Today is Easter Sunday, or known as “pascha” to most non-English speaking Christians around the world. We join Christians around the world, and throughout history, in remembering the culmination of God’s “passover plot” to liberate enslaved creation from sin and death through the Jubilee ministry, crucifixion and resurrection in the flesh of a Jew named Joshua/Jesus. It is the single defining moment since the dawn of creation. Creation’s redemption began that day through the dawn of God’s renewed creation. In fact we remember gratefully this every Lord’s Day.
Have you noticed that in the Gospels, all four, this singular event rests upon the testimony of a group of rather oppressed people, women. The Gospel of Luke goes out of its way to literally stress this remarkable fact. And it is an embarrassing fact at that. Yes, the first preachers of the Gospel of the Resurrected Messiah are … women. As in the Psalm, it is a “great company of women” who at “the Lord’s command” preach the “gospel” (Ps 68.11).
Several years ago biblical scholar Russ Dudrey published an article called “What the Writers Could Have Done Better.” He documents how controversial it was among non-believers (and even some believers!) in the ancient world that Christian claims rested upon the testimony of women.
What the writers could have done better, in the ancient world, was hide or just omit references to women, never mention them. But to not only mention them but to draw attention to the fact they are the ones who knew which tomb was Jesus’s in the first place, that they are the ones who went to the tomb on that fateful day, that they are the ones who received angelic visitation, that they are the ones who preached to the apostles themselves was simply beyond belief! Pagan critics, like Celsus, mercilessly castigated Christianity as an absurd religion of beguiled ignorant women. So, when Luke speaks of the women he does so purposefully. And it was not even necessary as a look at Paul’s summary in 1 Corinthians 15 makes crystal clear. The presence of women in Jesus’s ministry and especially at the tomb argued against Christianity in those early centuries.
But Luke (again all the Gospels bear witness) stresses the women. Luke does not just draw attention to them but he appears to be smacking us with a bat to get our attention. He forces us to see the women. He does this throughout his Gospel, but I begin at the cross in Luke 23 and go to the resurrection in chapter 24. Note these texts. By this time the Twelve male disciples of Jesus had already fled and abandoned the Lord.
“A great number of the people followed him, and among them were the women …” (23.27)
“those who knew him, including the women who had followed him from Galilee, stood at a distance and watched these things” (23.49)
“The women who had come with him from Galilee followed, they [the women] saw the tomb and how his body was laid. Then they [the women] returned, and prepared spices and ointments.” (23.55-56)
“On the first day of the week, very early in the morning, the women, … they found the stone rolled away … but when they went in, they did not find the body.” (24.1-3)
“the women were terrified [angel speaks to the women]” (24.5).
“When they [women] returned from the tomb, they [the women] told these things to the Eleven, and to the others.” (24.9).
Luke then goes out of his way to name the women
“It was Mary Magdalene, Joanna, Mary the mother of James, and the other women who told these things to the apostles. But these words seemed to them like an idle tale and they [the apostles] did not believe them” (24.9-11)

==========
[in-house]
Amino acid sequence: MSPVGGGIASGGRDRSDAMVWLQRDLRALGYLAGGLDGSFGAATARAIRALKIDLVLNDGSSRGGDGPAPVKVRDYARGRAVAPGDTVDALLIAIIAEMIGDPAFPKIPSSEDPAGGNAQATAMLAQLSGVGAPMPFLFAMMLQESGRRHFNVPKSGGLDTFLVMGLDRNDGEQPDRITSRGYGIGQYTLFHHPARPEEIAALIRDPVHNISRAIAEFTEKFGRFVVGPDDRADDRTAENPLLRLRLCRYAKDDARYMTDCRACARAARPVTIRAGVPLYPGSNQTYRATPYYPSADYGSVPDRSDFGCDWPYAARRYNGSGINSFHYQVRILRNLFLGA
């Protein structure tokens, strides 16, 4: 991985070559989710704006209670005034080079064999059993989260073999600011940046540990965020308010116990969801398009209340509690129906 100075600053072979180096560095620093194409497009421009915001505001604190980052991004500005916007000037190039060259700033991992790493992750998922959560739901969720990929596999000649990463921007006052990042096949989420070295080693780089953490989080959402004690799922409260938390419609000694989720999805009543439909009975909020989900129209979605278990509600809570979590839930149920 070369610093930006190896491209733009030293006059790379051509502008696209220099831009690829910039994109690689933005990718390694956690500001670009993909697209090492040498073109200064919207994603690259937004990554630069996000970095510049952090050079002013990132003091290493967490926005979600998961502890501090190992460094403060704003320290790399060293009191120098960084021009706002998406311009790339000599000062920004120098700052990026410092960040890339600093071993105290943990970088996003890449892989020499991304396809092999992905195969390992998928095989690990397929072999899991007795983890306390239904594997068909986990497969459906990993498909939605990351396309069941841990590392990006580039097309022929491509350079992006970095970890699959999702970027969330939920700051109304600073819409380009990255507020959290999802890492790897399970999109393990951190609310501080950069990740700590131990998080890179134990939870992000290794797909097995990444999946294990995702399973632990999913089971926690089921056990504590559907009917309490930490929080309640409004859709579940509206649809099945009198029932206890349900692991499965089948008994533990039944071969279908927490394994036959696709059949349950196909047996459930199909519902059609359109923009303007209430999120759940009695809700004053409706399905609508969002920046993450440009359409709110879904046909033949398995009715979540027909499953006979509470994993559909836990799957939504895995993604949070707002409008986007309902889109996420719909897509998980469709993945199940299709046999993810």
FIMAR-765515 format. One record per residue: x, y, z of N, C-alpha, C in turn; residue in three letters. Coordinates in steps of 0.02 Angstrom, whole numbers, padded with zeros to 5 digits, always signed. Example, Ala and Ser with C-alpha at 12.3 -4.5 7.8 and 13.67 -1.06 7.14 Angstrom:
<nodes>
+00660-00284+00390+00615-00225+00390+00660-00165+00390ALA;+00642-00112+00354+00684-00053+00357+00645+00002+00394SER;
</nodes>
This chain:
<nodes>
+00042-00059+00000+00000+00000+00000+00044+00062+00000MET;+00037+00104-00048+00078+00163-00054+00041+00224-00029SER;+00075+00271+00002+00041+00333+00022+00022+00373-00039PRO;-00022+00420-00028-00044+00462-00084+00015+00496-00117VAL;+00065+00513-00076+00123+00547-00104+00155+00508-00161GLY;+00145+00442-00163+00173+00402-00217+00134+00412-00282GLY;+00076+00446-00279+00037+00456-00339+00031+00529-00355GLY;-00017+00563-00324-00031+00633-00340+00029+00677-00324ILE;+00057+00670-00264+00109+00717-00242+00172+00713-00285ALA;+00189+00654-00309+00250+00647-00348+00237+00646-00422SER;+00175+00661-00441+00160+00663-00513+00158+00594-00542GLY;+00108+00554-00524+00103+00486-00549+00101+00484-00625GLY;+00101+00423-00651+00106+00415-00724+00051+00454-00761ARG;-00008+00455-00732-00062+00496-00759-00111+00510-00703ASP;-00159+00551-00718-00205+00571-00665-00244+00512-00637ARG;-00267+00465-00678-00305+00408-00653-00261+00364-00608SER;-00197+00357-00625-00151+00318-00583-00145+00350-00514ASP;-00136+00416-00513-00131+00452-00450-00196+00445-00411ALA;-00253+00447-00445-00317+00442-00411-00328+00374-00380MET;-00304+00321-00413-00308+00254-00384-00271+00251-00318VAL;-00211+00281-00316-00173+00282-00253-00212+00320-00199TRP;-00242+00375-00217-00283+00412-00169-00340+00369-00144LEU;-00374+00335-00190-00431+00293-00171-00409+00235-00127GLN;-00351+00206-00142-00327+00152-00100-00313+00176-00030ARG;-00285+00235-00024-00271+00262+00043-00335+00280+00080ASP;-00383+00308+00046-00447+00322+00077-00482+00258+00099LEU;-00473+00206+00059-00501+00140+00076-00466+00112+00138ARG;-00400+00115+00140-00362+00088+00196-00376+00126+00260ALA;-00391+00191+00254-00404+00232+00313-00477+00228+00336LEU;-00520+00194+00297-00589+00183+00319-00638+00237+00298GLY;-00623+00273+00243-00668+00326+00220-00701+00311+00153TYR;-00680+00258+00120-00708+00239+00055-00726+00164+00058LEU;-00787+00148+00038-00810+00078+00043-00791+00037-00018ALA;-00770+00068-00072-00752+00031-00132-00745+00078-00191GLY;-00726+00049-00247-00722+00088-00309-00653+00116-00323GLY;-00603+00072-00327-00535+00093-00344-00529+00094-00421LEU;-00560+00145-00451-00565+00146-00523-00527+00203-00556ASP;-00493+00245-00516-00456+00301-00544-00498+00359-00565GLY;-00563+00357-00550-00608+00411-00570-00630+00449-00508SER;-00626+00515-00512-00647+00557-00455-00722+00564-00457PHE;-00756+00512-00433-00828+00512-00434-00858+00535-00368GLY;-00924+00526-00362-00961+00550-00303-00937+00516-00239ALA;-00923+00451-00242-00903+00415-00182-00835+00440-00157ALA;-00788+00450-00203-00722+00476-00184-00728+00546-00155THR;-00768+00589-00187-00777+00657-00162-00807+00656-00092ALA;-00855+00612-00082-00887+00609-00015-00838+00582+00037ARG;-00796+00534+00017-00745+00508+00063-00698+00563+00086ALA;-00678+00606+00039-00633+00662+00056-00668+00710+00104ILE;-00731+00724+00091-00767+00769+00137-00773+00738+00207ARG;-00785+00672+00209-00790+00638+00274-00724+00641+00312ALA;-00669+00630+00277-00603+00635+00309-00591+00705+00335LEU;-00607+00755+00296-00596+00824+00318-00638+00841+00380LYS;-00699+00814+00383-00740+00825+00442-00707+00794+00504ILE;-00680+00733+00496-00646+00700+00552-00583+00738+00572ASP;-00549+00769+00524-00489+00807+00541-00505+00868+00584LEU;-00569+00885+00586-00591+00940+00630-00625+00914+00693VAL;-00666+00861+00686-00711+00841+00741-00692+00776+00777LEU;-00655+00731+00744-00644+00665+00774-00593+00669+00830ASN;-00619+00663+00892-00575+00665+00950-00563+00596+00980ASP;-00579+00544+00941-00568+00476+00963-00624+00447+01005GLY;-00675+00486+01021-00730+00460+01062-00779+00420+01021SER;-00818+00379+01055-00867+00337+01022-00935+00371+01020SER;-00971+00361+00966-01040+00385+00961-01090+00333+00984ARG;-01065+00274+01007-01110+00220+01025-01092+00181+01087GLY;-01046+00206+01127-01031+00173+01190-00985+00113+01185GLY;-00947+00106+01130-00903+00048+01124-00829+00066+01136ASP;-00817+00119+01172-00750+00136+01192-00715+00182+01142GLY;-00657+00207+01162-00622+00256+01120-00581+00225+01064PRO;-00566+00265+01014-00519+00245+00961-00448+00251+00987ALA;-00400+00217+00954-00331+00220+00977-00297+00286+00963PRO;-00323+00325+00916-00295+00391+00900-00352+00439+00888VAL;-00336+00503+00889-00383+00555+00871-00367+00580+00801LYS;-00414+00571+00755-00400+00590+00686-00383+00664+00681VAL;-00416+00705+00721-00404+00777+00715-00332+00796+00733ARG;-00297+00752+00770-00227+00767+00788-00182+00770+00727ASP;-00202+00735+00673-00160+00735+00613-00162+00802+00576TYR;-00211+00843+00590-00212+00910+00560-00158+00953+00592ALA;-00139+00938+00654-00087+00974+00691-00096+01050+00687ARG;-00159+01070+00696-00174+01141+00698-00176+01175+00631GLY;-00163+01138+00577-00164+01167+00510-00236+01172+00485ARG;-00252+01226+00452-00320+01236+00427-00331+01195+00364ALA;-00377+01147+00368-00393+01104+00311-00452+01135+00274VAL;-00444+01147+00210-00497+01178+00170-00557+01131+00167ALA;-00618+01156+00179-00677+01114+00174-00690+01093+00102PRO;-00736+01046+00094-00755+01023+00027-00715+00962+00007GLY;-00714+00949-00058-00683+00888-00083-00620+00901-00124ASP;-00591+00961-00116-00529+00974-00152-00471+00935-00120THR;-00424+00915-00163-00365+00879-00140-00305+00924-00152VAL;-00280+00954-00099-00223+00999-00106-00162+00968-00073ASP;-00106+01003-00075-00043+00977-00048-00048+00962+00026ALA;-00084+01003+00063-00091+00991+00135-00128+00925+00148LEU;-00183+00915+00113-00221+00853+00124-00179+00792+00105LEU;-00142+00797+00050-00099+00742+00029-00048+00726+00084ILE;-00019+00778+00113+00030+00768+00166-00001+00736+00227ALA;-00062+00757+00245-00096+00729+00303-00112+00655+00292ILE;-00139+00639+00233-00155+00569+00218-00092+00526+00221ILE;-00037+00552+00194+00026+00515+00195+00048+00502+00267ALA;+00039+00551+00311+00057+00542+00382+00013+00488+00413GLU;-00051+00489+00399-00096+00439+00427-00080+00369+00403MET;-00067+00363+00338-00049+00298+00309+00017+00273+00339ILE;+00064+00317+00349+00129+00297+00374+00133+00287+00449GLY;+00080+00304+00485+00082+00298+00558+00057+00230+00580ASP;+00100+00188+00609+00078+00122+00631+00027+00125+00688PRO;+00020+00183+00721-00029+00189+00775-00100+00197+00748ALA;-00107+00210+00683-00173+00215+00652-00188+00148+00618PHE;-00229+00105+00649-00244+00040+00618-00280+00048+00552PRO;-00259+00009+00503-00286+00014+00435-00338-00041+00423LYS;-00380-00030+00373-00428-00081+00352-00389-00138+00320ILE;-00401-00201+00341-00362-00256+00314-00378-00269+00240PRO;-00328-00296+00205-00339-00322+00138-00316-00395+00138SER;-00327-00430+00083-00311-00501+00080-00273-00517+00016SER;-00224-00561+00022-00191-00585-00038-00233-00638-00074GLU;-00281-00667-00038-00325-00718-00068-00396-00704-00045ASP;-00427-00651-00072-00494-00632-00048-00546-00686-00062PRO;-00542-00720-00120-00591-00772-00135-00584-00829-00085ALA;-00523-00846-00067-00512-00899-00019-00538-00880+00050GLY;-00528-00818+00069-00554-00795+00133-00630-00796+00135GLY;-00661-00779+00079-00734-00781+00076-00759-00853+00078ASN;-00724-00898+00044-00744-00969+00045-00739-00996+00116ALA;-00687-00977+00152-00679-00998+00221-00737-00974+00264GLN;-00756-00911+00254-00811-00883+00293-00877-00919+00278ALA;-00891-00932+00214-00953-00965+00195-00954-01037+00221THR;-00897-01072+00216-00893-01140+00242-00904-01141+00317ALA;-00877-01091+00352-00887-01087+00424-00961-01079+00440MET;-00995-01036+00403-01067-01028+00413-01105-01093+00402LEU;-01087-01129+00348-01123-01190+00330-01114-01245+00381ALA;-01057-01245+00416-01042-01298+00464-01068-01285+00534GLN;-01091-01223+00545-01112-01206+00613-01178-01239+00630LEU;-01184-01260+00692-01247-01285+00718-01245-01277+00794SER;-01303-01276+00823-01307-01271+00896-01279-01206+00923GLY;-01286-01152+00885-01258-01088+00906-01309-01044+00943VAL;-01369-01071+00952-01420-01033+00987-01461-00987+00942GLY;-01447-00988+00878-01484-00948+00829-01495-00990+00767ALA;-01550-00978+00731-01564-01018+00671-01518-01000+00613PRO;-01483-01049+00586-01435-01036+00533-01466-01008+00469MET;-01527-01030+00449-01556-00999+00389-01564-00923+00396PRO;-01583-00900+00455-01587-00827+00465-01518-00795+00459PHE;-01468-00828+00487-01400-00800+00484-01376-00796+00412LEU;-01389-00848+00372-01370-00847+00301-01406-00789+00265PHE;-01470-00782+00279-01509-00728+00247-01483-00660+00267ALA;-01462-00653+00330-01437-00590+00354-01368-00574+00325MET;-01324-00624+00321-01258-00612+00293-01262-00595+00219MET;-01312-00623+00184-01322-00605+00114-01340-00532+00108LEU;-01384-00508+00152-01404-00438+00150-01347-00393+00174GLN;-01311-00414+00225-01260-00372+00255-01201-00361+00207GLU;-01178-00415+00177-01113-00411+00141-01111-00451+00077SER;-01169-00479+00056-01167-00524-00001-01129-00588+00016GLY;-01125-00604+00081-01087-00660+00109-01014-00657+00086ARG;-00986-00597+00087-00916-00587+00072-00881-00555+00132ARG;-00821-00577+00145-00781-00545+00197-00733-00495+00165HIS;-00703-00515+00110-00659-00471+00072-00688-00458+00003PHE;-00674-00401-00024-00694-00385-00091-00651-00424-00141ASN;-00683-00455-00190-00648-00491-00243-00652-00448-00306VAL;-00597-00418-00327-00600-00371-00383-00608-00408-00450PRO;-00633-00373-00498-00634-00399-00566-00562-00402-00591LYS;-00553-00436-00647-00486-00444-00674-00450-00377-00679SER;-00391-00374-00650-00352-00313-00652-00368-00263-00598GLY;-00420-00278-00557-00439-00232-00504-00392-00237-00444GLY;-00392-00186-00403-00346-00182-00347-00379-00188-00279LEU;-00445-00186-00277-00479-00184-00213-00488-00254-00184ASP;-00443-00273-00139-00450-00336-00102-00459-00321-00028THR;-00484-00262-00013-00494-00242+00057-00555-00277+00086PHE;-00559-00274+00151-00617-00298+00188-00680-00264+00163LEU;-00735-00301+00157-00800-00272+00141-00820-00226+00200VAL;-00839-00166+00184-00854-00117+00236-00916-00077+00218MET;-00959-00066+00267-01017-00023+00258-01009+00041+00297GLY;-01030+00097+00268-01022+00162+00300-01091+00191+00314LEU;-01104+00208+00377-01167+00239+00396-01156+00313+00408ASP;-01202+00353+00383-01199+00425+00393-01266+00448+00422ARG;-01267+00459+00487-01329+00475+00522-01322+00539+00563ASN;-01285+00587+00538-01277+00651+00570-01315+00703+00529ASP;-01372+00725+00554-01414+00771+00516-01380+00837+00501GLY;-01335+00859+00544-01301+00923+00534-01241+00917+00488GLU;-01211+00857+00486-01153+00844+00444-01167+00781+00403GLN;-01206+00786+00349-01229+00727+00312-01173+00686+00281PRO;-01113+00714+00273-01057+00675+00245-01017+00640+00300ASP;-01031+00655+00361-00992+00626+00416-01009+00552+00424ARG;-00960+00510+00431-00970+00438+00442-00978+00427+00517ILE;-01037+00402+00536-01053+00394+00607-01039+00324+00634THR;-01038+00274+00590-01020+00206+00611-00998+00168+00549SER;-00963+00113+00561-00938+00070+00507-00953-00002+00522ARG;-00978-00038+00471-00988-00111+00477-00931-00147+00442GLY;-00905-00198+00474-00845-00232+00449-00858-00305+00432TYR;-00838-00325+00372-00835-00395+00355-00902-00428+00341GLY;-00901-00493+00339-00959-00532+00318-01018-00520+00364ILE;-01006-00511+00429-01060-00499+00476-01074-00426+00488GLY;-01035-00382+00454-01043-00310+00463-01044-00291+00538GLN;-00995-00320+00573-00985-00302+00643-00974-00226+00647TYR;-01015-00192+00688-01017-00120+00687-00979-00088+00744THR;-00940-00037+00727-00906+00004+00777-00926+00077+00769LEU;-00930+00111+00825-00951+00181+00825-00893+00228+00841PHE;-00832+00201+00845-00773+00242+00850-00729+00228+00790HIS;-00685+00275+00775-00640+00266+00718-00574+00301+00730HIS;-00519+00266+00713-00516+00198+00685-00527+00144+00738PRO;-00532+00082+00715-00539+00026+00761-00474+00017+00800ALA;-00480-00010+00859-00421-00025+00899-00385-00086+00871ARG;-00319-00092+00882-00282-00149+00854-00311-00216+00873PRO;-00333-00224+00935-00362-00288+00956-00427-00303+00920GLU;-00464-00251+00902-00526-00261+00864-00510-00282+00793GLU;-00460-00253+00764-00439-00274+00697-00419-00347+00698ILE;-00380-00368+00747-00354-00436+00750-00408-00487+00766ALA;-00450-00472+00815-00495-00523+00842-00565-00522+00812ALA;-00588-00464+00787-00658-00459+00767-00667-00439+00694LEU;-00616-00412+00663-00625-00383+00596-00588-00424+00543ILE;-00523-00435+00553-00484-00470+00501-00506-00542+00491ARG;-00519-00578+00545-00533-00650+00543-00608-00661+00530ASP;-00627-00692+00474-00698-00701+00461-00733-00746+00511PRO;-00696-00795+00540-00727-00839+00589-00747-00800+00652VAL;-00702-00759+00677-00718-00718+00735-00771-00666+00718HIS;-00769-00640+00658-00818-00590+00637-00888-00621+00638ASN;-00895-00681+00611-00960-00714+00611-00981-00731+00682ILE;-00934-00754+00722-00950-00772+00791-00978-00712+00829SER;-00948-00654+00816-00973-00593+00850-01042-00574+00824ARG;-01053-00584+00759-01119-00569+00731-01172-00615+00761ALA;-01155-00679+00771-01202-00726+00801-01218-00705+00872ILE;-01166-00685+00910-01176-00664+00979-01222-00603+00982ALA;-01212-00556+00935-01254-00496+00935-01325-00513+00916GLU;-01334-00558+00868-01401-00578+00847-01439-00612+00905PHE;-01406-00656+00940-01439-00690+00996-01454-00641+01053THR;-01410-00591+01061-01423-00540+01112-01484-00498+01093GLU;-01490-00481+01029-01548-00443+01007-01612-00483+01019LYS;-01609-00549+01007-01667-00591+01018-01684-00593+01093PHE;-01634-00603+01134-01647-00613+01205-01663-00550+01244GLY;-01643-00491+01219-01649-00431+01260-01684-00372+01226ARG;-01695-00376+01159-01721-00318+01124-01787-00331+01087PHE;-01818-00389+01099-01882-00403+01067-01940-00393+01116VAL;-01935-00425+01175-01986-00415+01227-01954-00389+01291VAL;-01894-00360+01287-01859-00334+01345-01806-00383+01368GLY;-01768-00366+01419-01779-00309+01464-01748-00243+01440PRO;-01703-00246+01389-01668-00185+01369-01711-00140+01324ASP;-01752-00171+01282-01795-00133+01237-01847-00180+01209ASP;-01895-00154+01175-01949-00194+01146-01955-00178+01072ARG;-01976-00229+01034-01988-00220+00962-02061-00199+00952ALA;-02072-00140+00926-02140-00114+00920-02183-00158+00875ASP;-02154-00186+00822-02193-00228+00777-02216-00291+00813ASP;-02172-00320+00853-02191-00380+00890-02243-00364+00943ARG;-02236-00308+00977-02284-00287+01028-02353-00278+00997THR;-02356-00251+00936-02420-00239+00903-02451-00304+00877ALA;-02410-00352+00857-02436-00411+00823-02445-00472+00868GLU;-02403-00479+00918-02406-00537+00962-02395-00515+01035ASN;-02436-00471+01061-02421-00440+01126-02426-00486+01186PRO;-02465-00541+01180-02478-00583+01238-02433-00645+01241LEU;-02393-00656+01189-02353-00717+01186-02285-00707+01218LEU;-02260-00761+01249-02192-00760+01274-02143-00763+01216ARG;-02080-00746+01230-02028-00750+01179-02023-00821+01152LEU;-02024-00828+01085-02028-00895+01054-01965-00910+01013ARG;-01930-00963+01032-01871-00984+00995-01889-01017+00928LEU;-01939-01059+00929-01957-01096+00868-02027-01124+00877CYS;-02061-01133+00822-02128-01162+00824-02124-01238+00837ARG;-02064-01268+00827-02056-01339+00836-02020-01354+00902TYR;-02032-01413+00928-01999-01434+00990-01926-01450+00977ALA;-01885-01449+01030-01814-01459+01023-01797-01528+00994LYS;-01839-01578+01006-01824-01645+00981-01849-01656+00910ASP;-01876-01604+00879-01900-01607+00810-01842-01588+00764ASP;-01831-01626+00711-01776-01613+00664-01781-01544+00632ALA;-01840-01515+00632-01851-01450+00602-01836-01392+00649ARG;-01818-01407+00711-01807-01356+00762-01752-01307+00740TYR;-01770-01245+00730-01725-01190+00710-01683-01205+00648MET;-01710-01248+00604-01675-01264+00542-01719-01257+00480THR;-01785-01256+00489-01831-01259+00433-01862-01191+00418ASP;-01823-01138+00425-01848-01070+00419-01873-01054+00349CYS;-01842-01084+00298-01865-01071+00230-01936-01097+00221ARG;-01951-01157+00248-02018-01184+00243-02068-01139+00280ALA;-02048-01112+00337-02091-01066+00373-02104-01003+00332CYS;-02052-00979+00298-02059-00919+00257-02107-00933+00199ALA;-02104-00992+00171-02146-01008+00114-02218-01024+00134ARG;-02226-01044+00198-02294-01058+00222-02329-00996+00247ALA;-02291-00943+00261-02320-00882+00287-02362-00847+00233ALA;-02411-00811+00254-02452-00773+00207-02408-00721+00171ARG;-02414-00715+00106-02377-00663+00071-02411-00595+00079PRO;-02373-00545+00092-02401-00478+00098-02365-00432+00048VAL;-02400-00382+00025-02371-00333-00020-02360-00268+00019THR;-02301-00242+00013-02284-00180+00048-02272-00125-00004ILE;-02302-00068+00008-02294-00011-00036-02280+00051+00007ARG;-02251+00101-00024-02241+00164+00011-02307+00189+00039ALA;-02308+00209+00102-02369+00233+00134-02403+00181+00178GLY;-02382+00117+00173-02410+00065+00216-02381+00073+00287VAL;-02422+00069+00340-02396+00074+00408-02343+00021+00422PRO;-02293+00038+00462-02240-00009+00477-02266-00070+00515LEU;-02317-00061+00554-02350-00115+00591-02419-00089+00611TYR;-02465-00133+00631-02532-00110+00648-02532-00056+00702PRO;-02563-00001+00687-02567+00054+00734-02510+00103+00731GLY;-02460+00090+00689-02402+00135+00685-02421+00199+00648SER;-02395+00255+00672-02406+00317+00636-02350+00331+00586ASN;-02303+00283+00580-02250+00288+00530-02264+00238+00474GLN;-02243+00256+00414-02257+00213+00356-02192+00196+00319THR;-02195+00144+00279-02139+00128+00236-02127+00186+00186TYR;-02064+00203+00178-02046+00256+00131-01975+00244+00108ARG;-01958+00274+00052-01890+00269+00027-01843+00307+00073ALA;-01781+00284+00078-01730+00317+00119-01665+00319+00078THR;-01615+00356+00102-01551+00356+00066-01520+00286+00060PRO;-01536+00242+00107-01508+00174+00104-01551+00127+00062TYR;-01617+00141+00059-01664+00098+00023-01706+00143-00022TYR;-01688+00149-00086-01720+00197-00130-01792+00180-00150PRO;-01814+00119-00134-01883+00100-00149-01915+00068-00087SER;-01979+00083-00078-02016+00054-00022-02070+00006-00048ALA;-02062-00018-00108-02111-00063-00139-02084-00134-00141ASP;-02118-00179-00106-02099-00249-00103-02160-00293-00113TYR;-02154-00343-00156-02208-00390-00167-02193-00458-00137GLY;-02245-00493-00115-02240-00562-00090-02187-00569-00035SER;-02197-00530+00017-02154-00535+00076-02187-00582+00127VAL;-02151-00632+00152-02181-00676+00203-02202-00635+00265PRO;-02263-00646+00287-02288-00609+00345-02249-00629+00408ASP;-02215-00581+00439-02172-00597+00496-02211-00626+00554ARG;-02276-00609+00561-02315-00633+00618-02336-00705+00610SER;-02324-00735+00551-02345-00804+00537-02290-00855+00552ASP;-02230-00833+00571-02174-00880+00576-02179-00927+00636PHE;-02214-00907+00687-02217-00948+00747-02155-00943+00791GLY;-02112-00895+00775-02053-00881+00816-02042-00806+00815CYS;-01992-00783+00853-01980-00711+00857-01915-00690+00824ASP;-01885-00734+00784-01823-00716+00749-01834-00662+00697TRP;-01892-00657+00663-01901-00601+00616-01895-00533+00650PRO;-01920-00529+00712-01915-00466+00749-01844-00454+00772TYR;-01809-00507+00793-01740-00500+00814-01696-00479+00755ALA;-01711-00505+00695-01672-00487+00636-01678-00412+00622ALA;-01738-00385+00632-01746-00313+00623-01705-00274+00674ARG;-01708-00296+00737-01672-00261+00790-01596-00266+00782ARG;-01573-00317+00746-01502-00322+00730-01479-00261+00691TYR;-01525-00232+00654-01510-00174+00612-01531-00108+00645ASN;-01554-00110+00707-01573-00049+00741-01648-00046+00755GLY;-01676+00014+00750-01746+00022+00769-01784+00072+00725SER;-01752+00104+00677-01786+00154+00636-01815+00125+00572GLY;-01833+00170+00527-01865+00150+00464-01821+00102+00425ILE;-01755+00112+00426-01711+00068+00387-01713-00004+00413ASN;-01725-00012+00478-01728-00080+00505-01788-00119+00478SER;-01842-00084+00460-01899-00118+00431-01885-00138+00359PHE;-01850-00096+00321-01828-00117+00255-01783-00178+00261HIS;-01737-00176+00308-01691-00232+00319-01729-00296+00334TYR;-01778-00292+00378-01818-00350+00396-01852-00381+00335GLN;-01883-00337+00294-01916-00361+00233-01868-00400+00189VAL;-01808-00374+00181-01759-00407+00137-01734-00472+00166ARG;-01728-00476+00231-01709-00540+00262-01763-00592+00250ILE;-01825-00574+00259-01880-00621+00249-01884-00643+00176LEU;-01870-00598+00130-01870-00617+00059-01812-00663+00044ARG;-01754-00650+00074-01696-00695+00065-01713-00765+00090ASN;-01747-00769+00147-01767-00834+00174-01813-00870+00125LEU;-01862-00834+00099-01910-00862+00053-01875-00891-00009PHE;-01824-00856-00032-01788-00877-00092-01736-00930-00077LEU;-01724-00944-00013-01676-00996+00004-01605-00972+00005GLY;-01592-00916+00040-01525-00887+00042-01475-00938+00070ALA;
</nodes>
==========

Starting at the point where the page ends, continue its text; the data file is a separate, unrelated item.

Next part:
“Moreover, some women of our group astounded us” (24.22)
“Some of those who were with us went to the tomb and found it just as the women had said” (24.24).
In the space of chapter, Luke stresses “the women” nearly a dozen times. Why? Because through the Jubilee ministry and resurrection of Jesus the curse has been removed. Men, not God, declared women to be inferior, unfit, unreliable, less than rational … and Luke comes along and says the Gospel message itself rests upon the faithfulness of women!
The same women that embraced the scandal of following Jesus camping around Galilee (8.1-3 contains the same names as 24.19) are the ones who were faithful to the bitter end.
Peter ran away, Mary Magdalene did not.
John did not go to the tomb, Joanna did.
Matthew did not talk to the angels and find the empty tomb but a whole troop of faithful women did.
Paul was nowhere to be found.
It was the women who preached, who announced, the resurrection, to the apostles themselves. All four Gospels testify to this but Luke is the one who rubs our noses in it. And while the pagans scoffed, because women supposedly could not be entrusted with such earth-shattering authority and news, the writers tell us that Christian faith itself rests upon the Easter morning experience of women from Galilee.
The end of the Gospel of Luke bears witness to Luke’s inspired understanding of the Hebrew Bible … women, old ones and young ones, will become prophets in the new world along with men. Men and women are equal in the grace saturated new world.
One page away, in Luke’s book, we read this amazing quotation whose emphasis is actually on every page of the Gospel.
“I will pour out my Spirit upon ALL flesh,
and your sons and your daughters
and your young men shall see visions,
and your old men shall dream dreams.
Even upon my slaves,
both men and women,
in those days I will pour out my Spirit
and they shall prophesy”
This is why Luke goes out of his way to stress “the women” because even two thousand years later some men still hold the same cursed view of women that dominates so much of human relationships. But Jesus in his resurrection brought a redeemed world into existence and the church is supposed to be the redeemed world on display before the fallen world.
Welcome to God’s Brave New World.